}
     // java arguments vs parameters
    // creating java method
    public static String myMethod(String value1, String value2, String value3){
        // return total sum of arguments
        return value1+ value2+value3;
    }
}

Output:

java more arguments error

Notice that in our function we declare three parameters and while calling the function, we provide four arguments which gives an error as shown above. So it is important to have an equal number of and same data typed parameters and arguments, otherwise, the program will not execute and give errors.

 

Java optional parameters and arguments

In the above section, we have seen that if we do not provide the same number of arguments as we have declared in the function definition, then the program gives an error. But sometimes, we don't know exactly the number of arguments to be provided by the user. In such cases, the java optional parameters help us which makes the parameters optional, which that means, even if we will not provide the values while calling the function, it will not return any error as the parameters are now optional.

You can learn more about the optional parameters from the article on java optional parameters. In this section, we will just take an example and see how we can declare optional parameters and how we can call them with a different number of arguments.

 

Example of Java optional parameters and arguments

Now let us see the example of java optional parameters. There are different ways to create java optional parameters but we will not use all of them. Here we will use the method overloading method to create optional parameters. See the example below:

// Java main class
public class Main{
	// java main method
    public static void main (String args[]){
        // calling method without arguments
        System.out.println(myMethod());
        // calling method with one argument
        System.out.println(myMethod(10));
        // calling method with two arguments
        System.out.println(myMethod(10, 10));
        // calling the method with three arguments
        System.out.println(myMethod(10, 10, 10));

    }
    // java method which takes no arguments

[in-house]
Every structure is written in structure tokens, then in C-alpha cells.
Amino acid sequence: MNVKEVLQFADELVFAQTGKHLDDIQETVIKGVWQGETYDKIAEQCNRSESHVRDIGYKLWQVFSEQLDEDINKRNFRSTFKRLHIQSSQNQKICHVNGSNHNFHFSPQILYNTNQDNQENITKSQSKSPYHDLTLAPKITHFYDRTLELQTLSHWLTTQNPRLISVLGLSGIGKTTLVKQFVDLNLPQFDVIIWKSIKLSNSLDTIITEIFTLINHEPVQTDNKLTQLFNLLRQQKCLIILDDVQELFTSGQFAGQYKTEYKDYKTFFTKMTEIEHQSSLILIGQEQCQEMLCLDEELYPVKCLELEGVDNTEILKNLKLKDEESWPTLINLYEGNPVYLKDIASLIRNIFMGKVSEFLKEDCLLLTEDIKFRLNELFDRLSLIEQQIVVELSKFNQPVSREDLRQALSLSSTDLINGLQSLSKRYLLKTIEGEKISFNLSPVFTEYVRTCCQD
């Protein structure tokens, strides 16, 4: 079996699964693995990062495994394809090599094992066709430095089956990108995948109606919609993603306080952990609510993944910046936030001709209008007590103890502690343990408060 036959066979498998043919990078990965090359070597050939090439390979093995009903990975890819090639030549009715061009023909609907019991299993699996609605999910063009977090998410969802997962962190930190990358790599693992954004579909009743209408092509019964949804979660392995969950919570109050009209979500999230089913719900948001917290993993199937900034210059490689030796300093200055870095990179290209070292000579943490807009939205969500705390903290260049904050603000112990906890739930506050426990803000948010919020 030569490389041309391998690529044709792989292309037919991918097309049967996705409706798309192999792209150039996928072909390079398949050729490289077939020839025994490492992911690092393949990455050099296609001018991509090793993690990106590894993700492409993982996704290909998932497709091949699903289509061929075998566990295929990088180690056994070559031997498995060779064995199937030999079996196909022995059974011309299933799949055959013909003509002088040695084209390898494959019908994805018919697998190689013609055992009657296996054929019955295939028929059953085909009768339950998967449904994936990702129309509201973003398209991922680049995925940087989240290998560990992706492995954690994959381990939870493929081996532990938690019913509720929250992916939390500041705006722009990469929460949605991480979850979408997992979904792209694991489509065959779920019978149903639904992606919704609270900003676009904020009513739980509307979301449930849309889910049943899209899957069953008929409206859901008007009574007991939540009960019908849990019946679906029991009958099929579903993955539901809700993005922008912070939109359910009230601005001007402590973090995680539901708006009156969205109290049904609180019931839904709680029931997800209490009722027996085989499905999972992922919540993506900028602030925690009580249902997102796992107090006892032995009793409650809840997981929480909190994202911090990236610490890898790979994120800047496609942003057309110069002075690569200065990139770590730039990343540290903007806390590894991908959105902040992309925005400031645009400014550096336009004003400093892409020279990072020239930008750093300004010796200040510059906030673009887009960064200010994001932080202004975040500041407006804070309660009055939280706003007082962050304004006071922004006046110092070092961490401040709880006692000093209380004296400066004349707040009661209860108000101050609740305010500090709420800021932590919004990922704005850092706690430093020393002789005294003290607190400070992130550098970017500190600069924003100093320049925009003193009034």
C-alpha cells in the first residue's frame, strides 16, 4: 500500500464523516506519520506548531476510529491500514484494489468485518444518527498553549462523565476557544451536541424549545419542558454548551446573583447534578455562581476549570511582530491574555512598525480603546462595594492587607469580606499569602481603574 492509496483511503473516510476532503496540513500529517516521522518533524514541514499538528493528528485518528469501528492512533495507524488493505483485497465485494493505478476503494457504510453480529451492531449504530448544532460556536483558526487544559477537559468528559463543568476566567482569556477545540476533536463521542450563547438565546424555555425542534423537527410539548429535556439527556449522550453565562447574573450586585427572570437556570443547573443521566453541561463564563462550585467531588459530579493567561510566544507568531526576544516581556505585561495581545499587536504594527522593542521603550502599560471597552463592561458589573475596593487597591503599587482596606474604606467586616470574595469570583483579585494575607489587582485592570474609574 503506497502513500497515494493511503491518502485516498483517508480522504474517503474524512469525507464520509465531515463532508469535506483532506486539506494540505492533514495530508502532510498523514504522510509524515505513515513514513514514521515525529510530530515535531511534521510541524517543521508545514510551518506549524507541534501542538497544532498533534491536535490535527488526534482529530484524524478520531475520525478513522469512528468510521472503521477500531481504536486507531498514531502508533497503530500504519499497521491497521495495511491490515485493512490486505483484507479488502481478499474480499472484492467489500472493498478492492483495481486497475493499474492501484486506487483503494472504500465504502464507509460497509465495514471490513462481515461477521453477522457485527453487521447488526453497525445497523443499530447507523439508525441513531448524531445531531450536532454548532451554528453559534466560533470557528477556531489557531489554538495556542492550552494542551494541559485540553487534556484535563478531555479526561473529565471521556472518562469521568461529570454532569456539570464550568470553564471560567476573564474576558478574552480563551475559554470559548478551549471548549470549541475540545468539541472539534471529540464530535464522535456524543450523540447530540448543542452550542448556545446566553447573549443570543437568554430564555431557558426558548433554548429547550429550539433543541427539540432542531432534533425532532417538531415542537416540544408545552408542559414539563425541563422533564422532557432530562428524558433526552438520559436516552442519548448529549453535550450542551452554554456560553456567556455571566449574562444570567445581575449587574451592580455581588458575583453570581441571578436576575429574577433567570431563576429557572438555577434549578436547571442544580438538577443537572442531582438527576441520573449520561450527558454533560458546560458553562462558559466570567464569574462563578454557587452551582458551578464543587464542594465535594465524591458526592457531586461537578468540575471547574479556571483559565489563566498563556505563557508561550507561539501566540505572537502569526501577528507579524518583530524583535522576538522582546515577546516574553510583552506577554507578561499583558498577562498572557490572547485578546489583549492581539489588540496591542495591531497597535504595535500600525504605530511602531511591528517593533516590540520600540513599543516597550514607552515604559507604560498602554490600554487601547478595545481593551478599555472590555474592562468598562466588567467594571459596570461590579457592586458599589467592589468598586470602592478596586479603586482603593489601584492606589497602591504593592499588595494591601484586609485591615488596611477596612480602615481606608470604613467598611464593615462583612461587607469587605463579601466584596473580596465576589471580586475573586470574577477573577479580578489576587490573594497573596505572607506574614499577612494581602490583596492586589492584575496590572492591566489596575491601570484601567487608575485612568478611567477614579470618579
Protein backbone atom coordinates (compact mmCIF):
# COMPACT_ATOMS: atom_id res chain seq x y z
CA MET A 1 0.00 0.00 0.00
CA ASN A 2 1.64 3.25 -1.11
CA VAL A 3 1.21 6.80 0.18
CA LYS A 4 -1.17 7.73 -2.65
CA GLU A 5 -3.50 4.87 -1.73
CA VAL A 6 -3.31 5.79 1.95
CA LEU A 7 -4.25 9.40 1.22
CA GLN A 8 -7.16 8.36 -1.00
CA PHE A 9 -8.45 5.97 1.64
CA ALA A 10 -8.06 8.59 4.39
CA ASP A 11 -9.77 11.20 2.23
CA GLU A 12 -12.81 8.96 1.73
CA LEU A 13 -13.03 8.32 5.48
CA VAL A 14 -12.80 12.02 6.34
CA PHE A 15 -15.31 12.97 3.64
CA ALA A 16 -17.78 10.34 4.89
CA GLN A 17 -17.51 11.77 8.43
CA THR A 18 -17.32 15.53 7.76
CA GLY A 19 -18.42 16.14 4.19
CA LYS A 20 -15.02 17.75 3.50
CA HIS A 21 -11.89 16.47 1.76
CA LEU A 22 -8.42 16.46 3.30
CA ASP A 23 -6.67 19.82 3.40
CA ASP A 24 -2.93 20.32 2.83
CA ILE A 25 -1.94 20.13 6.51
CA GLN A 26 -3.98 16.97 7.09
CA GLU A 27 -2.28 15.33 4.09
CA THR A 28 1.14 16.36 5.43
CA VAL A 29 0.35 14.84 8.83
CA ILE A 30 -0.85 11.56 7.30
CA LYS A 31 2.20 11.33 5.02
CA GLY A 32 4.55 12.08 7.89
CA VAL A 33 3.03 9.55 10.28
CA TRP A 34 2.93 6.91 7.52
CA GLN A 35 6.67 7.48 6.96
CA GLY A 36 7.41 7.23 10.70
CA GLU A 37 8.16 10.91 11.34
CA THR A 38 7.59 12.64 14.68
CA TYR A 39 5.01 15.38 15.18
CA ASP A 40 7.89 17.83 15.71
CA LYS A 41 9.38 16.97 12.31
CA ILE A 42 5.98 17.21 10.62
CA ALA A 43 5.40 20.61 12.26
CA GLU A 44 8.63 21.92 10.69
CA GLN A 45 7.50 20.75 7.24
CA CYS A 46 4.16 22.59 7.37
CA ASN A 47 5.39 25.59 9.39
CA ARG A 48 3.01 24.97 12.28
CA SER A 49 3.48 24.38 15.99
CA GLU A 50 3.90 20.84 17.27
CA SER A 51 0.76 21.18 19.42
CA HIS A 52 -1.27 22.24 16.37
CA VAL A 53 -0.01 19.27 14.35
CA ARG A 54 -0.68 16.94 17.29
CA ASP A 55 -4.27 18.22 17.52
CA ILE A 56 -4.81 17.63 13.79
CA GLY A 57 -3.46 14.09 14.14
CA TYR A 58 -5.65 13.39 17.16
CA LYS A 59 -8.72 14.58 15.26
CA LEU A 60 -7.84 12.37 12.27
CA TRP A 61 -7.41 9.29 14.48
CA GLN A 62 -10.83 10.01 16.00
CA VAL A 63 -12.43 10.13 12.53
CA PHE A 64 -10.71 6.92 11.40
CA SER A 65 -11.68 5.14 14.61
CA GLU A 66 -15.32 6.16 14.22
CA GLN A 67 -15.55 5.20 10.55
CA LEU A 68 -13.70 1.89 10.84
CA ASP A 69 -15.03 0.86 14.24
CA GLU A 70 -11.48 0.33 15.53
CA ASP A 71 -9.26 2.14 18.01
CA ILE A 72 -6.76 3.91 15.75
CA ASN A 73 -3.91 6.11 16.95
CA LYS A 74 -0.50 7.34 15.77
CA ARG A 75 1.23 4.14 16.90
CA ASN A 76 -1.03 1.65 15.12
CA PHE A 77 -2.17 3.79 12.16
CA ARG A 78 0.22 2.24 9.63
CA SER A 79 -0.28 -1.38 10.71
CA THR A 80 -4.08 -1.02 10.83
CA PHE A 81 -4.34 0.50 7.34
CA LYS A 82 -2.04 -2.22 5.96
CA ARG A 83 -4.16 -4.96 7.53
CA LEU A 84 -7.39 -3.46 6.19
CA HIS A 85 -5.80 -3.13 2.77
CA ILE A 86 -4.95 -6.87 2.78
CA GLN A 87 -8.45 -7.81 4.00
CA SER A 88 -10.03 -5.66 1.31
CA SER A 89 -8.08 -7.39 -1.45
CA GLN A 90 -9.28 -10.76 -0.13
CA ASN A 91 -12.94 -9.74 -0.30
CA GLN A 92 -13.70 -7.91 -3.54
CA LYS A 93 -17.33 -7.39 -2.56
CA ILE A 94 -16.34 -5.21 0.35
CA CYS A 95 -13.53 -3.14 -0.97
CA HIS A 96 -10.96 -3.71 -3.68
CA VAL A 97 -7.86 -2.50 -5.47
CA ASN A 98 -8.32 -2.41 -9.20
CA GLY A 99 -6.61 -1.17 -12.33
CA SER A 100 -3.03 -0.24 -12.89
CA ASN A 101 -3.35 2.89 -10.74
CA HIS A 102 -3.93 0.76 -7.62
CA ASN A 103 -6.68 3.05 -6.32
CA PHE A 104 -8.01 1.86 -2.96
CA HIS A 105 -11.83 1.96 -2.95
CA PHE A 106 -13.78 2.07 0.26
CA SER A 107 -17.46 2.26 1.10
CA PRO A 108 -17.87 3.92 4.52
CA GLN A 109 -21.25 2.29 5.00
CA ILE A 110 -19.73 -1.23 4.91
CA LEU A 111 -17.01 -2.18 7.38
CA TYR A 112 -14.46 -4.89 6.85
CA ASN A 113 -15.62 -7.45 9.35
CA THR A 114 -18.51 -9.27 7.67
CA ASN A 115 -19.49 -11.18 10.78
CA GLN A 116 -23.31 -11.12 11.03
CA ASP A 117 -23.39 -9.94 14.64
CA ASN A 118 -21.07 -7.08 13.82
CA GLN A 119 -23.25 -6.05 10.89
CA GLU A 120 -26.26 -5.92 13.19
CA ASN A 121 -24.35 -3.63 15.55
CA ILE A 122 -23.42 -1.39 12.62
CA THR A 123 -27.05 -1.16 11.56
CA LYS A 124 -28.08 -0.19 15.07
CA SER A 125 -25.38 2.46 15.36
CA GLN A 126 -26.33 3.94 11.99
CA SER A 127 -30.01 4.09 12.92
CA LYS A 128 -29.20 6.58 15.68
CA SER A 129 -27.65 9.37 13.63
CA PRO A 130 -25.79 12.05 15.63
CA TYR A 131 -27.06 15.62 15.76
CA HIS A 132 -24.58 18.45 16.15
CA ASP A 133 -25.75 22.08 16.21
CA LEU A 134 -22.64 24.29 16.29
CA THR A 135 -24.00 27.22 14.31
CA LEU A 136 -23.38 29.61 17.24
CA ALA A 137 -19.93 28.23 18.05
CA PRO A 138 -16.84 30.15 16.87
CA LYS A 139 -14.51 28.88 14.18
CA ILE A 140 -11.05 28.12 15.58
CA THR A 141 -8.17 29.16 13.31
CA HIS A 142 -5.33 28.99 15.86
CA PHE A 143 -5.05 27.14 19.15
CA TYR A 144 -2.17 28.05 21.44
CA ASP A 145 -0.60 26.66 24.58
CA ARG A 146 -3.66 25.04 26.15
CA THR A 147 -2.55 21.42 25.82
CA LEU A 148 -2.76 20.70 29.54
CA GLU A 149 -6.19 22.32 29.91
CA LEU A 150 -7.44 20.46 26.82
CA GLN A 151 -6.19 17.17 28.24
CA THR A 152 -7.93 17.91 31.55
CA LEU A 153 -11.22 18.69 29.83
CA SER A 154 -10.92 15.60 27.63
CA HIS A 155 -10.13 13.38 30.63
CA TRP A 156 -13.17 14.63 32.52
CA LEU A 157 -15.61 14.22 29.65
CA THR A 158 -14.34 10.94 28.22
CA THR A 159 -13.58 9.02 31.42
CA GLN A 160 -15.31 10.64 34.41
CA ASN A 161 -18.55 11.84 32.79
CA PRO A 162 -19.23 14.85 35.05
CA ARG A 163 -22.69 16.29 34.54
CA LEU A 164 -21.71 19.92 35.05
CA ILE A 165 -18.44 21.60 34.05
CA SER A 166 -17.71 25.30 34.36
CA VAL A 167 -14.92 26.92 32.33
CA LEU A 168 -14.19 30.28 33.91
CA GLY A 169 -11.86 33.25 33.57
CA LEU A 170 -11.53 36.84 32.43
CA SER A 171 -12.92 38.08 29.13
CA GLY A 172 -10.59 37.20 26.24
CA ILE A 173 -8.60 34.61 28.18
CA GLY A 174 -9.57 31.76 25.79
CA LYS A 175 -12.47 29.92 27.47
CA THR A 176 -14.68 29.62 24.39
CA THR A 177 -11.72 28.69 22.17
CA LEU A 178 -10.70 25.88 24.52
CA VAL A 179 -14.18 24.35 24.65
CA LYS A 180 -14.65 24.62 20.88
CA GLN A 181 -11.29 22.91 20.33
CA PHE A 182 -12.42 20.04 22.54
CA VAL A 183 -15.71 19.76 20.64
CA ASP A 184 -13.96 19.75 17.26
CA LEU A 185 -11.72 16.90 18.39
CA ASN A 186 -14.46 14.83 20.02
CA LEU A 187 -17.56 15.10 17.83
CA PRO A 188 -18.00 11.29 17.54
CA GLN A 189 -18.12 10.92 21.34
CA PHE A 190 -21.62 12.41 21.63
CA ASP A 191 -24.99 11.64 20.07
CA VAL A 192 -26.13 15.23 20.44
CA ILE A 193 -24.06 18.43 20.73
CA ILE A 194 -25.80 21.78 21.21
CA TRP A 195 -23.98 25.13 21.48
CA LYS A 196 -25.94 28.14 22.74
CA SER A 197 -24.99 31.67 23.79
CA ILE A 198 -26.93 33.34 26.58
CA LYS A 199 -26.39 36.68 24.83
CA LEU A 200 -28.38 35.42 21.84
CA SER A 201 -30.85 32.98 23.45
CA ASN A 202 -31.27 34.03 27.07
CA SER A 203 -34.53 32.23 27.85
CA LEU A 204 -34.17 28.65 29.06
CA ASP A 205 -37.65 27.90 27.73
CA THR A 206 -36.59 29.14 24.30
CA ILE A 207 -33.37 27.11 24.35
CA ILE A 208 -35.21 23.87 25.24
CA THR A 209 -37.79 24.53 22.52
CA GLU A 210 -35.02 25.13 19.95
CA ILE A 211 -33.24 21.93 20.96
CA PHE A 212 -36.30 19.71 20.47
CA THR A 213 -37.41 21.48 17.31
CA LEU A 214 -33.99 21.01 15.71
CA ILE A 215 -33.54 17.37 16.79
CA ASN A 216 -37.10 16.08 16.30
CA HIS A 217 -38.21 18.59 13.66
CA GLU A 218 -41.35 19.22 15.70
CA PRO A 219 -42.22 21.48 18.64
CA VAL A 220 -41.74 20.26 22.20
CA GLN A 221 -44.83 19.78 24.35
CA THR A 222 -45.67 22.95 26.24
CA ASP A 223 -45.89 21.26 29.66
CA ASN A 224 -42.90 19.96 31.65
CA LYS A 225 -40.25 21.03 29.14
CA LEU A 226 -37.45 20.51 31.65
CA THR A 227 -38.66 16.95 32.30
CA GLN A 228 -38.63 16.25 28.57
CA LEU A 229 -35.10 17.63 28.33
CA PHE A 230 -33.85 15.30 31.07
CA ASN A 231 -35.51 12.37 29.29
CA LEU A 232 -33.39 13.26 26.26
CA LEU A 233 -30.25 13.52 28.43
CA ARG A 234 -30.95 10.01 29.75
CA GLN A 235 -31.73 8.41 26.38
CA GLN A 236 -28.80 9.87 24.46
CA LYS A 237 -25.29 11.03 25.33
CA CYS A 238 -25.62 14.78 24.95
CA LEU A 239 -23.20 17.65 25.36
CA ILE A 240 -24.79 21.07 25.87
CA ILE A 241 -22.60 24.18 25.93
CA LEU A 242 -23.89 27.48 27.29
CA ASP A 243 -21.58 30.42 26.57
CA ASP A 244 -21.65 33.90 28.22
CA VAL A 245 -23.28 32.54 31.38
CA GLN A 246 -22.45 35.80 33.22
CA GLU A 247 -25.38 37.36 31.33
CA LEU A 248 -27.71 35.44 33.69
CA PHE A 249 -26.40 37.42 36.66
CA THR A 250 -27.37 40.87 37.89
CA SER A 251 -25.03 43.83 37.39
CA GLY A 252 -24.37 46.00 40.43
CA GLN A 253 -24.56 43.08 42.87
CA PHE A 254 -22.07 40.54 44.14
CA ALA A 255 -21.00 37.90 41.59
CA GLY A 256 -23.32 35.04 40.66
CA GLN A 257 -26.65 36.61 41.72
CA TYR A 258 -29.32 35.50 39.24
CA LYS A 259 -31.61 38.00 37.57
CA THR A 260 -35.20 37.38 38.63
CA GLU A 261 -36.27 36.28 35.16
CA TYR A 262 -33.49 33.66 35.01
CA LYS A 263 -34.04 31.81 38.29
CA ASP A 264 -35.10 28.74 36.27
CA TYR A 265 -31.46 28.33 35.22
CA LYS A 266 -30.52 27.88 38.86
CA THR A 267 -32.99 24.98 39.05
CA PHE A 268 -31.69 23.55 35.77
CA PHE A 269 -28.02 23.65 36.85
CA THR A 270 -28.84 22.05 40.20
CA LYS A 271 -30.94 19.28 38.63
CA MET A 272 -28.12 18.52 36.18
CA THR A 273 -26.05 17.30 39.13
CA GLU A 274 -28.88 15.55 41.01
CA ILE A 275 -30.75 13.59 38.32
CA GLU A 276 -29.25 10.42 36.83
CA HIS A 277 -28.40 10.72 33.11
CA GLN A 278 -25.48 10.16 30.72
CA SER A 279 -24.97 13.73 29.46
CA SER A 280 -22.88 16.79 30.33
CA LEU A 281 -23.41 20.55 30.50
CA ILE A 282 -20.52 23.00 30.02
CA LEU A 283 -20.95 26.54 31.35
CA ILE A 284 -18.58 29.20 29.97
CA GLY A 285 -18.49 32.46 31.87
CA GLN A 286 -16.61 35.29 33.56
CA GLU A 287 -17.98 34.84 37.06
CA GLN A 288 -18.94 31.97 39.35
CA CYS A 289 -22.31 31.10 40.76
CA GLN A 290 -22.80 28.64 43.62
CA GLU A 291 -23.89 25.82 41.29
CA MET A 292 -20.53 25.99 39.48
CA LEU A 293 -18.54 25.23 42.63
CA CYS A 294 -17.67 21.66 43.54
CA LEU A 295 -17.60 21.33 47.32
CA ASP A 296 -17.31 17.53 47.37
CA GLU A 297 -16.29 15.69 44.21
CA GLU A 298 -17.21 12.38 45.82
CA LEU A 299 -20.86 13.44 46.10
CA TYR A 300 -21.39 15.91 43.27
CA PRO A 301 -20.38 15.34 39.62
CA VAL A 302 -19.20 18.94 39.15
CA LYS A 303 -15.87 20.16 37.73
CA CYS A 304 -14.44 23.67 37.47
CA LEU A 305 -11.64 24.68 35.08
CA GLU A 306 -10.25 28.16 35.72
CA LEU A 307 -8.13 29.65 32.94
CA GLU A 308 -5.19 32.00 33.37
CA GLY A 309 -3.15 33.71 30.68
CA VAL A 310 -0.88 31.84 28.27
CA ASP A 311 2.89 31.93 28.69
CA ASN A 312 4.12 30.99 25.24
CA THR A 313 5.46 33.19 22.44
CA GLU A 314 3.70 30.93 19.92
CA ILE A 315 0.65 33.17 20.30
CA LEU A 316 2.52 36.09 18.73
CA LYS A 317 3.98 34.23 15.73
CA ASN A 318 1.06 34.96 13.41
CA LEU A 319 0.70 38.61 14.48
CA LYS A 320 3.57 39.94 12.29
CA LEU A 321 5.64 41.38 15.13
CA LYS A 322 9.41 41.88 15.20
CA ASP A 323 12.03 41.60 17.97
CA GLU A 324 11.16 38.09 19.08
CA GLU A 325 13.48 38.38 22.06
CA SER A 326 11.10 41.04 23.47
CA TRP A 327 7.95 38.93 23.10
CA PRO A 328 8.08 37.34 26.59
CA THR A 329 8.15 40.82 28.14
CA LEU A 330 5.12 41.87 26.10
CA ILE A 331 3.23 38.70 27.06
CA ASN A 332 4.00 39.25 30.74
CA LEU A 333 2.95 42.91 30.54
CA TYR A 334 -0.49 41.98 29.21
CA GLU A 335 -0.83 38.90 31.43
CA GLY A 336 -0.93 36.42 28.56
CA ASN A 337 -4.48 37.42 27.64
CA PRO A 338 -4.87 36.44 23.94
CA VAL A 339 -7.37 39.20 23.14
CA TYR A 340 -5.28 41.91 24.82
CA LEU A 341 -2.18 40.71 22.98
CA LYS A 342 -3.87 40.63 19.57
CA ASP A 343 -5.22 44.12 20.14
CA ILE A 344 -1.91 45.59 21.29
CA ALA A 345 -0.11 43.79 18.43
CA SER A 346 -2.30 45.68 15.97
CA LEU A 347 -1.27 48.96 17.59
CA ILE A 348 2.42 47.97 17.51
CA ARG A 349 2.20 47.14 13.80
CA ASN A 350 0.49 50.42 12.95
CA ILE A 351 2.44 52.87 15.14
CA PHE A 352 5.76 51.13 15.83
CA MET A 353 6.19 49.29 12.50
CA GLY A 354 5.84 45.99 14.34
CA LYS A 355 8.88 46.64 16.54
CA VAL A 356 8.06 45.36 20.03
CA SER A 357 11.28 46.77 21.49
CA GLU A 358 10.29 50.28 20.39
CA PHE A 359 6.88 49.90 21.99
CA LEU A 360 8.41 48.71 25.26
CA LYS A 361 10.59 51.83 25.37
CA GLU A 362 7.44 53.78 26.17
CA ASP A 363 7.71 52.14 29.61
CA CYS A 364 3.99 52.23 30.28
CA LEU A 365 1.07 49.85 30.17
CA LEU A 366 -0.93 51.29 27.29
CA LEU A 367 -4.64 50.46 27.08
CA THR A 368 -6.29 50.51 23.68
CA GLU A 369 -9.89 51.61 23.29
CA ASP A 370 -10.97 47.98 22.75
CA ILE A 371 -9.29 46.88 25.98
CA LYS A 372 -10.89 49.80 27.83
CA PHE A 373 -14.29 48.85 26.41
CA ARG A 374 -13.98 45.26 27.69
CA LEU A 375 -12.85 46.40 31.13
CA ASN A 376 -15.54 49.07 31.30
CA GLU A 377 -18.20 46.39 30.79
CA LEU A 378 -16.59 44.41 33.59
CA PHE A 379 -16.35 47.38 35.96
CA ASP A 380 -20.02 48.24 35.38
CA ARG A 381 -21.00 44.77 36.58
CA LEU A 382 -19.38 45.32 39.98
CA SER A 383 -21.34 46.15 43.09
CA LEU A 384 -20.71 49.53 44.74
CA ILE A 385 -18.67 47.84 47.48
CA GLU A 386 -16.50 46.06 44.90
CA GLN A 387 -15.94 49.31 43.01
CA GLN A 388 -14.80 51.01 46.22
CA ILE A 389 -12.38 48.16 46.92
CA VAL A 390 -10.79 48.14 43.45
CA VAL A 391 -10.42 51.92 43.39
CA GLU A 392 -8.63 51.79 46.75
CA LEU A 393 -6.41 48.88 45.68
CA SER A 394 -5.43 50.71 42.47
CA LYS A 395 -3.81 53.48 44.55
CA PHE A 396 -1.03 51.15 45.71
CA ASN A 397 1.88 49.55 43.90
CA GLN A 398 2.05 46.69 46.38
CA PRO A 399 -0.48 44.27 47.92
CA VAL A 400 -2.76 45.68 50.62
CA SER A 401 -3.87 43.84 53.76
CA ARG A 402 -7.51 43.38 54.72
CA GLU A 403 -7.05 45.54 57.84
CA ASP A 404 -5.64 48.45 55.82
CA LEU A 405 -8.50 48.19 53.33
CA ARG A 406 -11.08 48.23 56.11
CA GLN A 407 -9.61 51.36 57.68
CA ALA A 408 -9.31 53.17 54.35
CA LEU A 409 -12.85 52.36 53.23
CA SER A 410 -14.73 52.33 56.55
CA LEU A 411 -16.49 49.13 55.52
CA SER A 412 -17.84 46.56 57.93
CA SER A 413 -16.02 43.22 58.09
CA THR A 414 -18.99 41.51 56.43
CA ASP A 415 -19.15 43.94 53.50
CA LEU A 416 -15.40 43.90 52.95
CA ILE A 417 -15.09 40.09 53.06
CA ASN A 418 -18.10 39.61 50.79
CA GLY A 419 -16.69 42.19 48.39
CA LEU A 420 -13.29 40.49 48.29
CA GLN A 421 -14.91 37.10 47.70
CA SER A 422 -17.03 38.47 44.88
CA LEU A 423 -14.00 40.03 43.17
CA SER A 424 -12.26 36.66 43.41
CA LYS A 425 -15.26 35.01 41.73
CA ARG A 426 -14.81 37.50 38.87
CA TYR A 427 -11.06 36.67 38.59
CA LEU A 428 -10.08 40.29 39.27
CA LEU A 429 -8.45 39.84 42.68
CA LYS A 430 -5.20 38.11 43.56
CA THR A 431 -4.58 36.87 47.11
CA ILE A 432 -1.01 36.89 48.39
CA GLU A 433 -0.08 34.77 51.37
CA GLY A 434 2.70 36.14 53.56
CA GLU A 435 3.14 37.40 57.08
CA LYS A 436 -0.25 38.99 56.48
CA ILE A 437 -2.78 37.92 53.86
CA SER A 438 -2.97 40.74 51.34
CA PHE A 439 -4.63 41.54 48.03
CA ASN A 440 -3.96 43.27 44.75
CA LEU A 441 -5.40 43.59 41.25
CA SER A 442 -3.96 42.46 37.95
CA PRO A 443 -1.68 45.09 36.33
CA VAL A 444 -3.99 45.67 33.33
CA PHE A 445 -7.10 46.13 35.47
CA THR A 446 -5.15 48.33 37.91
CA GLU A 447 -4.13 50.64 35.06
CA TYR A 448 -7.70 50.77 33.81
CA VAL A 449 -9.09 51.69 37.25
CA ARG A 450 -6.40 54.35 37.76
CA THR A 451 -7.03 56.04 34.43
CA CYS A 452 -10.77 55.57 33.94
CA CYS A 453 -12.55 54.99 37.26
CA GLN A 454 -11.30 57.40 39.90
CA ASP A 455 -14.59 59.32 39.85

public static Integer myMethod(){
        // return null
        return null;
    }
    // java method which takes one argument
    public static Integer myMethod(Integer value1){
        // return total sum of arguments
        return value1;
    }
    // java method which takes two arguments
    public static Integer myMethod(Integer value1, Integer value2){
        // return total sum of arguments
        return value1+ value2;
    }
    // java method which takes three arguments
    public static Integer myMethod(Integer value1, Integer value2, Integer value3){
        // return total sum of arguments
        return value1+ value2+value3;
    }
}

Output:

null
10
20
30

Notice that in the above example, we were able to call the same method with multiple arguments because we used the java method overloading method to create java optional parameters.

 

Summary

The parameter is also known as place holder which means it belongs to the function naming and be used in the function body. While arguments are known as actual values which means an actual value that is passed by the function call. In this tutorial, we learned about java arguments and parameters. We discussed the basic differences and learn about the syntax of creating different data typed parameters and how to call them. Also, we covered some of the examples where we created a java method that declared different data typed parameters, and then we call the method by providing the arguments.

Moreover, we also discussed how we can create optional parameters in java and how to call them using multiple arguments. In a nutshell, this tutorial covers the differences between java arguments and parameters by giving different examples.

 

Further Reading

Java arguments
Java parameters
Java optional parameters